But in court, according to transcripts, Edwards testified she was the one who started the physical confrontation and that Torres tore her dress by accident as he was trying to hold her back.

Related: Maryland man charged with fatally shooting ex-girlfriend in Huntingdon Valley

One week later, police say he bought a shotgun in Maryland and drove straight to Edwards’ home and shot her twice. The criminal complaint says Torres pointed the shotgun at her son as he left and said your mother ruined my life.

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Cohen to step down from executive Comcast position

PHILADELPHIA (KYW Newsradio) — There’s a change of leadership coming to Comcast, as longtime executive David Cohen has annnouced he is stepping down.

For the last 18 years, Cohen has helped steer the Philadelphia-based company, but at the end of the year, he’ll begin transitioning away from his operational roles, according to a memo released Thursday morning.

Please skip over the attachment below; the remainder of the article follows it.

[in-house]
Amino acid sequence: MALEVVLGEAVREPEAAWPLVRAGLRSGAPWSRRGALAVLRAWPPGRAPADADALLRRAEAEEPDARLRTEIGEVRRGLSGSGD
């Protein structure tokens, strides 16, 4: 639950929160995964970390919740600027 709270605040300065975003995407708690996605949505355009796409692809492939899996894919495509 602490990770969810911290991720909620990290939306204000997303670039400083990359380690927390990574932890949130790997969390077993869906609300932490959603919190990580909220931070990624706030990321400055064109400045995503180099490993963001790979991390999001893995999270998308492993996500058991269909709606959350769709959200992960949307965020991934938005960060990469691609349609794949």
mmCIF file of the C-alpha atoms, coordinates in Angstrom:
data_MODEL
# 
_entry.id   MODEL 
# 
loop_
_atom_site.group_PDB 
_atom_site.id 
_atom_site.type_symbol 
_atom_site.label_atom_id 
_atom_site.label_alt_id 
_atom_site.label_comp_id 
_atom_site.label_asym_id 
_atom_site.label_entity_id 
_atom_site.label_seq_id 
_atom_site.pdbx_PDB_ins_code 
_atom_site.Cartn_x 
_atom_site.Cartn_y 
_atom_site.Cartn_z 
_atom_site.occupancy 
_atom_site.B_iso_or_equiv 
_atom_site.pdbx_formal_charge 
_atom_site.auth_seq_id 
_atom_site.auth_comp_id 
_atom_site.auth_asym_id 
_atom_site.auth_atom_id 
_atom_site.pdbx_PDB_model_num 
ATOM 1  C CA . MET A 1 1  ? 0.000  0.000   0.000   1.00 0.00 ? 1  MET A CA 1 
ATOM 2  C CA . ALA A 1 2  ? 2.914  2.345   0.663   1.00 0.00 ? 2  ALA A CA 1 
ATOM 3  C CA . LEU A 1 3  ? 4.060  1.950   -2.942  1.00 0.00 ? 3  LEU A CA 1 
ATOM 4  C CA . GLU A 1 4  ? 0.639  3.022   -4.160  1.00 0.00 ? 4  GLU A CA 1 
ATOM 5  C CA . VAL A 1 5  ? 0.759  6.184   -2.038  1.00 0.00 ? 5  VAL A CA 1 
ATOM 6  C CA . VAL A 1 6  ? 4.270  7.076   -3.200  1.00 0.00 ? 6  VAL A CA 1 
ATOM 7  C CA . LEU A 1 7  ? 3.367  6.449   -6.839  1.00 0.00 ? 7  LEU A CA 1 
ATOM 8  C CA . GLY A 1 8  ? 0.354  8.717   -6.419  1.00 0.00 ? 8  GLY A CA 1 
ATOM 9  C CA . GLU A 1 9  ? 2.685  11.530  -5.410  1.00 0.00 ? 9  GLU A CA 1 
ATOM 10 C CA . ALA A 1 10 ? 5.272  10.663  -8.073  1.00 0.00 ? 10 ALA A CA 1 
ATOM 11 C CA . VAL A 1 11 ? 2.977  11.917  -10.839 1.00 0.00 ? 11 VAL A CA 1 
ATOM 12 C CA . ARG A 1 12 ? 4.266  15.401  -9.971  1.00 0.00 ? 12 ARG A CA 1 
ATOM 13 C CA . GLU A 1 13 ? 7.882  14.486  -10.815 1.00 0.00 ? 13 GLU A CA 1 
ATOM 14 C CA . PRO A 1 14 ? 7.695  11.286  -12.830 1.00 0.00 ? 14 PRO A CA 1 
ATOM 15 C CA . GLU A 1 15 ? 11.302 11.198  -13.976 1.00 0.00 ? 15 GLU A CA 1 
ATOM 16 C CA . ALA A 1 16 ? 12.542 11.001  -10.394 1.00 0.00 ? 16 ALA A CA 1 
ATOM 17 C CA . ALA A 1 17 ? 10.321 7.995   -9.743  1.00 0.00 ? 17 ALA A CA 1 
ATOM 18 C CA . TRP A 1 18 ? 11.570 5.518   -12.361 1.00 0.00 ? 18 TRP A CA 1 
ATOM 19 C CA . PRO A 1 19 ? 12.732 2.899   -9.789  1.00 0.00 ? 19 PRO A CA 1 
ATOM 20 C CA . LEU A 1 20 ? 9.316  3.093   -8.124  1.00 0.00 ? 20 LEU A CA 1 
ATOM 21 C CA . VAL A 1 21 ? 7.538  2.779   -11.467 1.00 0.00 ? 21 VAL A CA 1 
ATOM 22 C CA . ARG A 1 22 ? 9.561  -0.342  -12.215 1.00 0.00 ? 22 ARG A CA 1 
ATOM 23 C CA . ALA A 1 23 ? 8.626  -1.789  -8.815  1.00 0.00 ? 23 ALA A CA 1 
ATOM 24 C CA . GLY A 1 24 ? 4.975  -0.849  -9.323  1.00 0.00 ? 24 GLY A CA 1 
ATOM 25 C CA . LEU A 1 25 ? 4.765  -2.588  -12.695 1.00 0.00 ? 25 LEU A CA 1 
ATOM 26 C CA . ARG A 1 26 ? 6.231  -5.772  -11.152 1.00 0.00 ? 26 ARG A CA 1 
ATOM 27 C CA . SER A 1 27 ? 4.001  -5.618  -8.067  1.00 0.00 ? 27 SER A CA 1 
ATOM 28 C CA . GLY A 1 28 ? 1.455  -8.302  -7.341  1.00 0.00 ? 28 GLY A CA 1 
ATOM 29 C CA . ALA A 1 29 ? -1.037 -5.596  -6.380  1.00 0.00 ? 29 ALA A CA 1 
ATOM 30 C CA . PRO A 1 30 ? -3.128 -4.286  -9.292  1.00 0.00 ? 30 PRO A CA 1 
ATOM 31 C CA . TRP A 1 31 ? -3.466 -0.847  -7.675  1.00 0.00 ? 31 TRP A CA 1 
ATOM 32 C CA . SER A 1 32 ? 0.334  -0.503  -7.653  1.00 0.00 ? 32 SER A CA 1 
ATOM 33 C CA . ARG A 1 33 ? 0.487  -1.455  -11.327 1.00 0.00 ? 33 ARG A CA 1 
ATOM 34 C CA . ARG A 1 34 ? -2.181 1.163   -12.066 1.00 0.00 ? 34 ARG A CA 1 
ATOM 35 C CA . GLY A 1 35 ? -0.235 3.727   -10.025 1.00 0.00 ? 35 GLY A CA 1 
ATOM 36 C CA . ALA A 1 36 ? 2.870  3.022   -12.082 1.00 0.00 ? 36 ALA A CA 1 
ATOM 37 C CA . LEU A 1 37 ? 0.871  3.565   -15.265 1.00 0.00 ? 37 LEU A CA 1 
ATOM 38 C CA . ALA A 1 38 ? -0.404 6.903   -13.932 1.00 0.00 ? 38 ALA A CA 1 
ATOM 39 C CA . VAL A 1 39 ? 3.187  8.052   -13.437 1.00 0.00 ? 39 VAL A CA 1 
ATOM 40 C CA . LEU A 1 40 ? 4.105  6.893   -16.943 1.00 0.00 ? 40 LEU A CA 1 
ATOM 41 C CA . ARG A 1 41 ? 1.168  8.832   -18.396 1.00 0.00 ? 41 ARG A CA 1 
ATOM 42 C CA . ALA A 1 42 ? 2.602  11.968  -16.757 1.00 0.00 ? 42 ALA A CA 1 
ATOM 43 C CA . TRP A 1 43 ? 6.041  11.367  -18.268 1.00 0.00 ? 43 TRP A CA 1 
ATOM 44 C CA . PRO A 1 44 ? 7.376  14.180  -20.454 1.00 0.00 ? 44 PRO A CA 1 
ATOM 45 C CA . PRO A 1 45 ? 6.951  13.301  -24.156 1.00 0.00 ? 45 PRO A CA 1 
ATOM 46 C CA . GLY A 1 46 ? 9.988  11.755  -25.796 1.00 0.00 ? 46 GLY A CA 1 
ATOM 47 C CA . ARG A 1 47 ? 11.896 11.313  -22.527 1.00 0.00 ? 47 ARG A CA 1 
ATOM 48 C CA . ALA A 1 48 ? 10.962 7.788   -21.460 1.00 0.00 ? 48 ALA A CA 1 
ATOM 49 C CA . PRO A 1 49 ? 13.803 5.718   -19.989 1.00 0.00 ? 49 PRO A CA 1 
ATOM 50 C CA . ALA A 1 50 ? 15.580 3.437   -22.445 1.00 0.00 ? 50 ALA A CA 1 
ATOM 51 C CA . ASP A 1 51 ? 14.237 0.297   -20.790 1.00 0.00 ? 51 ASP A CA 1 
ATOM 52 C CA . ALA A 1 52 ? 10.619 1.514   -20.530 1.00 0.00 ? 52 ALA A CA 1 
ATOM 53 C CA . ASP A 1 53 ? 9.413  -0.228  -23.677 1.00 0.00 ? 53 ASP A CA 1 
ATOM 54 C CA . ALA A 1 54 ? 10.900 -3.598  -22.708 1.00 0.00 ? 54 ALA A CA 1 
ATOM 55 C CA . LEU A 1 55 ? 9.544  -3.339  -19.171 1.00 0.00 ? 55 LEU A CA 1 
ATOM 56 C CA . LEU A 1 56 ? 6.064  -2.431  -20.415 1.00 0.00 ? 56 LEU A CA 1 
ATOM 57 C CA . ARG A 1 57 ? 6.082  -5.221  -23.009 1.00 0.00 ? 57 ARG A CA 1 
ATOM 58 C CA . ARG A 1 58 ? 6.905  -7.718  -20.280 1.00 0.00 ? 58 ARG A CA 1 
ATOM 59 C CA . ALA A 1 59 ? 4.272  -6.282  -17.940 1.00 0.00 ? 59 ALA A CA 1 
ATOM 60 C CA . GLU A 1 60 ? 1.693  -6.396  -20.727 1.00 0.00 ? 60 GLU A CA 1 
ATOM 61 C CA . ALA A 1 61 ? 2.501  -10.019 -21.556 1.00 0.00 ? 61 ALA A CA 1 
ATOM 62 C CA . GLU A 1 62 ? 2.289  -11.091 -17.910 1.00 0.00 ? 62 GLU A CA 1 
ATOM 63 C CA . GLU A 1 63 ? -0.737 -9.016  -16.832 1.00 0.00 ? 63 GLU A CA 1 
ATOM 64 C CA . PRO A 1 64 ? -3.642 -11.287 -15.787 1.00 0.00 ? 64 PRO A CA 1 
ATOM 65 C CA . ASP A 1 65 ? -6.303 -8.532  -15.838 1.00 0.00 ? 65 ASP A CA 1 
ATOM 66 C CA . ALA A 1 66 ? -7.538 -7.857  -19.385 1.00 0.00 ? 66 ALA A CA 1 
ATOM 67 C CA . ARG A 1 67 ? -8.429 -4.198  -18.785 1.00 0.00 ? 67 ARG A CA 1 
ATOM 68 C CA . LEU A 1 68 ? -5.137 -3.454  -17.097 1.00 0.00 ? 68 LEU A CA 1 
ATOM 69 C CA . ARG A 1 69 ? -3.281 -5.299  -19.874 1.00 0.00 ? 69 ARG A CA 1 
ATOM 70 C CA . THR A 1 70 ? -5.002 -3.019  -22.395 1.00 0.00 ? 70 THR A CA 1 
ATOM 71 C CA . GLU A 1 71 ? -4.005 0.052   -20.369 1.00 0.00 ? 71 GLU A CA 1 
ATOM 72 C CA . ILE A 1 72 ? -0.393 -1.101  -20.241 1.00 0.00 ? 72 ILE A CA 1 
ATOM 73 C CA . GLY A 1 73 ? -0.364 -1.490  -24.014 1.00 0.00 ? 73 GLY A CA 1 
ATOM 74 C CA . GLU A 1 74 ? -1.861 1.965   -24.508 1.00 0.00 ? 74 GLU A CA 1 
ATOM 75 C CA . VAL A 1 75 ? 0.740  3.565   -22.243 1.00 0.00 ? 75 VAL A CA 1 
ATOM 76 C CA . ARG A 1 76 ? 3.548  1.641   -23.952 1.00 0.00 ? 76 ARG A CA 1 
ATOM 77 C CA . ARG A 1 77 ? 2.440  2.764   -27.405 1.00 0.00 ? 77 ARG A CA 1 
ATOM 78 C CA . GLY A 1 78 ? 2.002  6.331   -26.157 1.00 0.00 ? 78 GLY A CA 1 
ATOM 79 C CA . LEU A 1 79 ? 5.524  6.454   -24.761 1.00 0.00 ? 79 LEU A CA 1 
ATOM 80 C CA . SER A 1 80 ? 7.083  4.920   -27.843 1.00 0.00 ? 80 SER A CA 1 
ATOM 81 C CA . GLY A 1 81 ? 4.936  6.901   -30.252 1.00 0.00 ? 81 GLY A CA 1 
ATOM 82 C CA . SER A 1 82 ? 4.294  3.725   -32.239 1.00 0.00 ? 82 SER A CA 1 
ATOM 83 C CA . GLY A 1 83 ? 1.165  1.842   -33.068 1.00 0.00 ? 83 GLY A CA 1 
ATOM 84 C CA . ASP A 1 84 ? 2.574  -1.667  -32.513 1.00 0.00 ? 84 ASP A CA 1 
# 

He will remain senior executive vice president next year, as his responsibilities shift to others at the company. After 2020 he says he plans to become senior counselor to the CEO.

He adds he’s excited about this next chapter of his career and is looking forward to dedicating more of his time to the civic and charitable activities he’s been involved with.

Cohen has long been a staunch and outspoken Democrat, even hosting fundraisers for Democratic presidential candidate Joe Biden.

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More bear sightings, this time in Delaware

CLAYMONT, Del. (KYW Newsradio) — Several more bear sightings, but this time they’ve been coming from Delaware. 

Delaware State Police say there were three bear sightings between 3 a.m. and 7 a.m. Wednesday near the Pennsylvania/Delaware border in the North Wilmington Area. 

The first was near the I-95/I-495 split, and then again at Manor Avenue and Philadelphia Pike, and the third was along I-95 at Concord Pike.

Could this be the same bear — or bears — reported recently in Delaware County, in Springfield, Marple Township, Villanova, and elsewhere?